The Biscuit: The History of a Very British Indulgence
Tea and a biccie? The biscuit is ubiquitous in British culture (see what I did there?), but here in North America, there’s been a distortion of usage over the years. What we know in North America as a biscuit — a light, flaky, risen cake — is known as a scone in England. Crackers — a plain or savoury, dry, flat unleavened bread, cut into equal sized shapes — are biscuits, but biscuits can also be sweet, although they’re usually still plain. And what we call a cookie isn’t really a biscuit either, cookies being thicker, softer in the centre and containing other ingredients such as chocolate or fruit. The exception to this might be the shortbread and its ilk which can be both. Confused yet? Author Lizzie Collingham will enlighten you. Continue reading “Book Review – The Biscuit: The History of a Very British Indulgence”
What’s to Eat? Entrees in Canadian Food History
edited by Nathalie Cooke
McGill-Queen’s University Press, 2009, 310 pages
I appear to have gotten seriously distracted from “book review week” but this is the last of the lot. I saved it for last because it’s actually my least favourite (which might explain the long delay in writing the review).
I’m not saying that What’s to Eat? is bad, it’s just very, very dry. While it runs the gamut of topics from First Nations cuisine to the introduction of chocolate in Canada to the demographics of cookbook usage in Quebec, this collection of essays about Canadian food is, at its base, a collection of essays, in food studies, that are approached from a predominantly clinical, statistical point of view.
So while the topics themselves are interesting; the rise and fall of red fife wheat; the debate on whether there is a “Canadian” cuisine, and what it consists of; the history of the tourtiere in Quebec, there’s not a lot of excitement in the writing itself. And I can’t help feeling that there should be.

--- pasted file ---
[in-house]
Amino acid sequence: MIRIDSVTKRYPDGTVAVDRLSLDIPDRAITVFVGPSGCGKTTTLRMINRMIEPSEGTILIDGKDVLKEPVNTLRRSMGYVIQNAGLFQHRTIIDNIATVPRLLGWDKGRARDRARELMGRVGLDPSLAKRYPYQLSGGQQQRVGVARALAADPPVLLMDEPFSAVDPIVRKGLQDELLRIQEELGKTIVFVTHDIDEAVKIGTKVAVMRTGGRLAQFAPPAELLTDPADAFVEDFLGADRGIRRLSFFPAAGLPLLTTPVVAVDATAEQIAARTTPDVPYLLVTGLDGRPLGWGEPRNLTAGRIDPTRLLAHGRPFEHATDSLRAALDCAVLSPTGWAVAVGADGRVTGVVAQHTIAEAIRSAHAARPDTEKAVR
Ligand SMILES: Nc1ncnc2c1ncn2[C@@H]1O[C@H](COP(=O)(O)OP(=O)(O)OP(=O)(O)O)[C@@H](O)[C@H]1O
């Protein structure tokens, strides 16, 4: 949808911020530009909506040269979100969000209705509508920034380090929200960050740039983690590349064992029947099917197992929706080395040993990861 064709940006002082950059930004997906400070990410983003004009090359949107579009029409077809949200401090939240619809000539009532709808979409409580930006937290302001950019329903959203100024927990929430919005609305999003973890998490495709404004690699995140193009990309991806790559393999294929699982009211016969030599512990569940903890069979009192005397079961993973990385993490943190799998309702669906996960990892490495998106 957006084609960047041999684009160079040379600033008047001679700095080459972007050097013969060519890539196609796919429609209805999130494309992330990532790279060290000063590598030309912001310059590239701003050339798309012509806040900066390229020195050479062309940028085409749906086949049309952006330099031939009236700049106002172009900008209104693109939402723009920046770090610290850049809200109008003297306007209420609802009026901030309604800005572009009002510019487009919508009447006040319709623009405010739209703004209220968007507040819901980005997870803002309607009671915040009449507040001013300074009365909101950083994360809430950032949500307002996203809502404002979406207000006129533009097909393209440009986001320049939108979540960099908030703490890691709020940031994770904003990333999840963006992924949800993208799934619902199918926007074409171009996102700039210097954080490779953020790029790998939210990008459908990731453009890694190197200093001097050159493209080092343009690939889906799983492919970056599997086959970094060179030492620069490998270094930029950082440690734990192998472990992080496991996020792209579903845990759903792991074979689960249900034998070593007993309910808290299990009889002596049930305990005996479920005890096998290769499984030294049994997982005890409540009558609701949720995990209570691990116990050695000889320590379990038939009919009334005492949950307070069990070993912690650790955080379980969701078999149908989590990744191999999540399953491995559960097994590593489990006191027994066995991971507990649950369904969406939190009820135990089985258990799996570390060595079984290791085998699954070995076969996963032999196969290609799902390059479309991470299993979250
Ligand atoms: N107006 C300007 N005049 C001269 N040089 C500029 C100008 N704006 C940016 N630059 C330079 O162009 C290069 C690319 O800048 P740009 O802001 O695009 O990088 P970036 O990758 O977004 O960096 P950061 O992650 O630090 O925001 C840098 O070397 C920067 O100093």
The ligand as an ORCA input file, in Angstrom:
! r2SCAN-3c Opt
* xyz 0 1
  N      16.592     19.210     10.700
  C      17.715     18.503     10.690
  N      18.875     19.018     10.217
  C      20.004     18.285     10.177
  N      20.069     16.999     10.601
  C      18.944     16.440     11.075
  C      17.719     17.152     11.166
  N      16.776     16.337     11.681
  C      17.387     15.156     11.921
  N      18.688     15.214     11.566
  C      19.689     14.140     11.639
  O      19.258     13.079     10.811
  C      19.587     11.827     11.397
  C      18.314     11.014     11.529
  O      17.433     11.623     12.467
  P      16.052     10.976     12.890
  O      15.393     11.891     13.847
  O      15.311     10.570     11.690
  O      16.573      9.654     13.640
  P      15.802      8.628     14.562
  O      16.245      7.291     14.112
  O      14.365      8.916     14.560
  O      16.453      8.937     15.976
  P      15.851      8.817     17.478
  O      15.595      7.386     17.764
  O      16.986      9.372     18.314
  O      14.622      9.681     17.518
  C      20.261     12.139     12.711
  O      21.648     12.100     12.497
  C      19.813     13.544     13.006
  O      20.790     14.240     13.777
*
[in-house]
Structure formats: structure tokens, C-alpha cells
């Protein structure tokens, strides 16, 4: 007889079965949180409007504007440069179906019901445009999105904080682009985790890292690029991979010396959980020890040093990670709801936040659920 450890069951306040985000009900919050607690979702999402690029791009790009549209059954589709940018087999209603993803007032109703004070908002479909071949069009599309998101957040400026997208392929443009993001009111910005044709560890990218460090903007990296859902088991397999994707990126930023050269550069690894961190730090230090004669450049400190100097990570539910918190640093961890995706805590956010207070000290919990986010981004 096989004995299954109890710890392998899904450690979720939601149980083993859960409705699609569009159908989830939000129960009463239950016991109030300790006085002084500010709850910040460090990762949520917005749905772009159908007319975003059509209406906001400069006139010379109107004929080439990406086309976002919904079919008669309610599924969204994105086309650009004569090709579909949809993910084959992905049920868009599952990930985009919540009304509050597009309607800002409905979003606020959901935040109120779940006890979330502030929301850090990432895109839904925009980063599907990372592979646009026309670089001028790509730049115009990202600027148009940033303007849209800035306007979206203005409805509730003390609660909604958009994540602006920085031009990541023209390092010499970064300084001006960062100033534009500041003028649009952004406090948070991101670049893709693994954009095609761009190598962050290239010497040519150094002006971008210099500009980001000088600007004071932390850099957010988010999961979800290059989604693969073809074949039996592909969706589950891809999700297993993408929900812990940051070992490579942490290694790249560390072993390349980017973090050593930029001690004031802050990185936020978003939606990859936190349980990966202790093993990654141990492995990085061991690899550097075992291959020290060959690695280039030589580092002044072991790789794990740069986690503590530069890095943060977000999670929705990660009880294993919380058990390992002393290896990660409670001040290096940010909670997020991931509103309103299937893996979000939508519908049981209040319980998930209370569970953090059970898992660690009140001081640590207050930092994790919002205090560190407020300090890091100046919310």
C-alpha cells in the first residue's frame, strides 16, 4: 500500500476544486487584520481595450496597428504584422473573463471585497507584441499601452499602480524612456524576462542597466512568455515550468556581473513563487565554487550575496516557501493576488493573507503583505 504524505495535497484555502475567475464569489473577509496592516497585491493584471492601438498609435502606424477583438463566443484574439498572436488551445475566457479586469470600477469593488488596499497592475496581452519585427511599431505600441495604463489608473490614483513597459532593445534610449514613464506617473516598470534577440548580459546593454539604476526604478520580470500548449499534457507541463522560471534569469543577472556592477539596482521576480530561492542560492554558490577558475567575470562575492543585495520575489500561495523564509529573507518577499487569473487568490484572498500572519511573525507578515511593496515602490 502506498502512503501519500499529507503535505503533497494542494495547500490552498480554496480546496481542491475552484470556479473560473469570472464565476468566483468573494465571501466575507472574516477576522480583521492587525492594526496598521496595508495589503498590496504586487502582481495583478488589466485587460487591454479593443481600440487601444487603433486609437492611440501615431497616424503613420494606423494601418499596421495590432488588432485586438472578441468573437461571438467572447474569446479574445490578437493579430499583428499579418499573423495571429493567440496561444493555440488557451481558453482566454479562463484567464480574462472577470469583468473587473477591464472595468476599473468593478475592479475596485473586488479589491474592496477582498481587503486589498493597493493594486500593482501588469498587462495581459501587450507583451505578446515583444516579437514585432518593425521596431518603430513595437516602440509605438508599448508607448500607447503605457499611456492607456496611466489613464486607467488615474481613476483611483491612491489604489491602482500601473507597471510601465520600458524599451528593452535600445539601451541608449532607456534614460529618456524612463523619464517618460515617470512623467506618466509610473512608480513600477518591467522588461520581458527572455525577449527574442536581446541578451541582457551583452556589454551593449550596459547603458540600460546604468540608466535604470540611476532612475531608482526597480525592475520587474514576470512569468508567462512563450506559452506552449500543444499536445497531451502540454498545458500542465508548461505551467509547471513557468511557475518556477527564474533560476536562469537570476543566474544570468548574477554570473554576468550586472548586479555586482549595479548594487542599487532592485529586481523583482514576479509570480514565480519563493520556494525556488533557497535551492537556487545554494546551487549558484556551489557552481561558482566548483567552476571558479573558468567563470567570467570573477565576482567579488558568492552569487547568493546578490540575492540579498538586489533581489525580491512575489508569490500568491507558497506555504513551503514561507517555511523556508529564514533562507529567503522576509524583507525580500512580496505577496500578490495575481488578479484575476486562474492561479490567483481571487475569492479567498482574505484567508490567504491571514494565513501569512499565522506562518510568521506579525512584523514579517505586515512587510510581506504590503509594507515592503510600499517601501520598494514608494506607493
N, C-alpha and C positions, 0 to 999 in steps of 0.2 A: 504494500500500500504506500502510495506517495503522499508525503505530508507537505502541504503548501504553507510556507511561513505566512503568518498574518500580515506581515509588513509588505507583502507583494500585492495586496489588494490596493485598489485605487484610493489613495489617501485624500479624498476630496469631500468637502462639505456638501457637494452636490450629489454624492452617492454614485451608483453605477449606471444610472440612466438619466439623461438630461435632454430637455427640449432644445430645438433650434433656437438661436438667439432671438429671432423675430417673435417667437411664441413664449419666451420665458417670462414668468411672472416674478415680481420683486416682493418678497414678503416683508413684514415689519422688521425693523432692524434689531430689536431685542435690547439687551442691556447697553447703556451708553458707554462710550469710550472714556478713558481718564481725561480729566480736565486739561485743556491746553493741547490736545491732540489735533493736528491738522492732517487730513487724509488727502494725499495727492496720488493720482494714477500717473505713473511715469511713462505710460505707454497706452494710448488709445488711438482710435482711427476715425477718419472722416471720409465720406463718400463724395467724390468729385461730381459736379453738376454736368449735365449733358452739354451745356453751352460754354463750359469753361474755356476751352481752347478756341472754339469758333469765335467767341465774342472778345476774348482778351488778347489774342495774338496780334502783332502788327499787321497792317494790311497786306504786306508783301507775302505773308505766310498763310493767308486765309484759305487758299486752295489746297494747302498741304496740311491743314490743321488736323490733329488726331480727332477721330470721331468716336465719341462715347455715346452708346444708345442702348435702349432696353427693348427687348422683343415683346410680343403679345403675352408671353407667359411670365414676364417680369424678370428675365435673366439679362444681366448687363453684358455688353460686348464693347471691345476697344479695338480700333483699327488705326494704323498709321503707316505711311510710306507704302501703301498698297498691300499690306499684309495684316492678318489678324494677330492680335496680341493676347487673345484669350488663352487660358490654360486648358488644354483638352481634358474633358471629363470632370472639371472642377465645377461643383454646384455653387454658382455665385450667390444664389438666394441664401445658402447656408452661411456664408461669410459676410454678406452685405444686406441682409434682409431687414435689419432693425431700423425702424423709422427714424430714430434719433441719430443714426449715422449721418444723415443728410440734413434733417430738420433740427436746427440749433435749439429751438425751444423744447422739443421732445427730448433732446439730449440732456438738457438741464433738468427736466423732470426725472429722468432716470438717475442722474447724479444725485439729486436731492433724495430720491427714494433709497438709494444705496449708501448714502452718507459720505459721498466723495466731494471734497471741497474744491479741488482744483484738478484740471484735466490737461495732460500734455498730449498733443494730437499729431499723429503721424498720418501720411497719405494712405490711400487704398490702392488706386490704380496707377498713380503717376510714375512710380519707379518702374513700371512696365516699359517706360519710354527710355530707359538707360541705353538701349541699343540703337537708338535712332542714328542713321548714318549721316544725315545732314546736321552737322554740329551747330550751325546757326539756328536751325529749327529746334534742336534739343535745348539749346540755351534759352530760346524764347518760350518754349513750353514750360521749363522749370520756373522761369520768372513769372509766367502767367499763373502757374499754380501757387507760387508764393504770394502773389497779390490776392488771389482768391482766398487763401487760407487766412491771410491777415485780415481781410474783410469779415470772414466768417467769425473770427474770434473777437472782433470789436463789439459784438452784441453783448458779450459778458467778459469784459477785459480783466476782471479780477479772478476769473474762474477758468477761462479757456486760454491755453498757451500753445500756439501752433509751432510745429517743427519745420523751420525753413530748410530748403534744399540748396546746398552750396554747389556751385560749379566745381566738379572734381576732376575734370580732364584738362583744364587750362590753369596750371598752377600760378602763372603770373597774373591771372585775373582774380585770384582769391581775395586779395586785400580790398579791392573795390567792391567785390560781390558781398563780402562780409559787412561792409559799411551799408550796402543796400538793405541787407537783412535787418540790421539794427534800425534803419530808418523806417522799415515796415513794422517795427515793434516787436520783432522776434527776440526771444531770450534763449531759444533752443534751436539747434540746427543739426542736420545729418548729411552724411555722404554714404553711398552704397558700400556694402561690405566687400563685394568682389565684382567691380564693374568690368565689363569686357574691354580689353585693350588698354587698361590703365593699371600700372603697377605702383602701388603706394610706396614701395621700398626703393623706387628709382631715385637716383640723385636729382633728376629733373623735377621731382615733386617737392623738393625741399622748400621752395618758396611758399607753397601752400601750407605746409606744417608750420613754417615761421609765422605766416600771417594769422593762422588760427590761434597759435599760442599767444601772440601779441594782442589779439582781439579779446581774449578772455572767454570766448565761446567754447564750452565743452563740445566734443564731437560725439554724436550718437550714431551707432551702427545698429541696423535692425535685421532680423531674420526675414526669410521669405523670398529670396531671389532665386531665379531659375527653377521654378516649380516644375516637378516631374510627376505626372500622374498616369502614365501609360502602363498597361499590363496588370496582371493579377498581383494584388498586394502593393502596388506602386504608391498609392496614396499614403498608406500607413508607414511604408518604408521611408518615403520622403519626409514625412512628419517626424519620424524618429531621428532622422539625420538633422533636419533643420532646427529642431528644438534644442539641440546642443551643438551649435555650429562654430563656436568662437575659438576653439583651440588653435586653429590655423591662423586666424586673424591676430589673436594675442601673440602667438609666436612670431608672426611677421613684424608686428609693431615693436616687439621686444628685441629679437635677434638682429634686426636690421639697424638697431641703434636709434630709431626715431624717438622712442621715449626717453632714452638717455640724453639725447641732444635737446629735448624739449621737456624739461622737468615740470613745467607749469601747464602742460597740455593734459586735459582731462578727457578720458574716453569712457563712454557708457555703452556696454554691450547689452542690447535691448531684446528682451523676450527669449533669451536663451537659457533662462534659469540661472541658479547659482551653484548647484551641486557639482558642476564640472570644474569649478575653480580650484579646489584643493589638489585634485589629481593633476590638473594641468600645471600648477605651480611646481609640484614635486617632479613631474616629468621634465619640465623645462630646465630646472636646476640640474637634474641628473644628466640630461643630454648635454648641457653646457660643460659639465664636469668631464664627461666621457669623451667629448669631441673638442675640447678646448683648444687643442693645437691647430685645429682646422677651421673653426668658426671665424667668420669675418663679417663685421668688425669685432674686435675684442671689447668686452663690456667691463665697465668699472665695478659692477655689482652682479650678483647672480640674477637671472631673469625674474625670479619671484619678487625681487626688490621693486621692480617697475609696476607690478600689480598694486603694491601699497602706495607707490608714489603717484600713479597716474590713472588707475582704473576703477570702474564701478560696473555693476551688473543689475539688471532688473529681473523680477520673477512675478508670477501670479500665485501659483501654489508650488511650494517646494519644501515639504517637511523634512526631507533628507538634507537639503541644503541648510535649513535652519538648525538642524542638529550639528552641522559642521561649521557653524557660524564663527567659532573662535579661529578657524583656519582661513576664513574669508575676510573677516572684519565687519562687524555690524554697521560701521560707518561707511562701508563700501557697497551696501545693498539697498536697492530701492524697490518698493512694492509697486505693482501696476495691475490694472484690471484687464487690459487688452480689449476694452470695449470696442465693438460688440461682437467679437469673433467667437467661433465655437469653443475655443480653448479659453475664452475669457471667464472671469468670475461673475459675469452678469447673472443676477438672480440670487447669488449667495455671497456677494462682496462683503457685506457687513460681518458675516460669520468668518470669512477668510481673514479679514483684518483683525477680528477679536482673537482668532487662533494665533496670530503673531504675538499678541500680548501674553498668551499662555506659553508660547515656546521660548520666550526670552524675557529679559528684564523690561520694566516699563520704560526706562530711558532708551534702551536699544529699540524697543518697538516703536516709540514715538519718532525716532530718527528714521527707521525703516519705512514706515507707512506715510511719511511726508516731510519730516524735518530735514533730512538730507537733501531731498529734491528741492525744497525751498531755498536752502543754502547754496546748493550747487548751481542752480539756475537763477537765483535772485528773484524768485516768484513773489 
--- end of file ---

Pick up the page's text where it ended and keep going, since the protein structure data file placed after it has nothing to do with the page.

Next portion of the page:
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Feasting and Fasting – Canada’s Heritage Celebrations
Dundurn Press, 2010, 351 pages
Anybody who has every met Dorothy Duncan can agree on two things – that’s she adorable, and that she knows more about the food history of Canada than all the rest of us put together.
Arranged chronologically through a calendar year, Feasting and Fasting looks at the foods and food-related traditions that go with various holidays celebrated by Canadians. From Robbie Burns Day, Valentine’s Day and Chinese New Year to Thanksgiving and Christmas, every holiday includes specific dishes or activities that include (or exclude) food. Duncan also examines some seasonal activities that centre around food, such as the running of the maple syrup in early spring and events like picnics and garden parties in the summer.
Each entry offers a bit of history and explains the evolution of the related feast, particularly as it applies to new immigrants in Canada in colonial times who might not have access to traditional ingredients.
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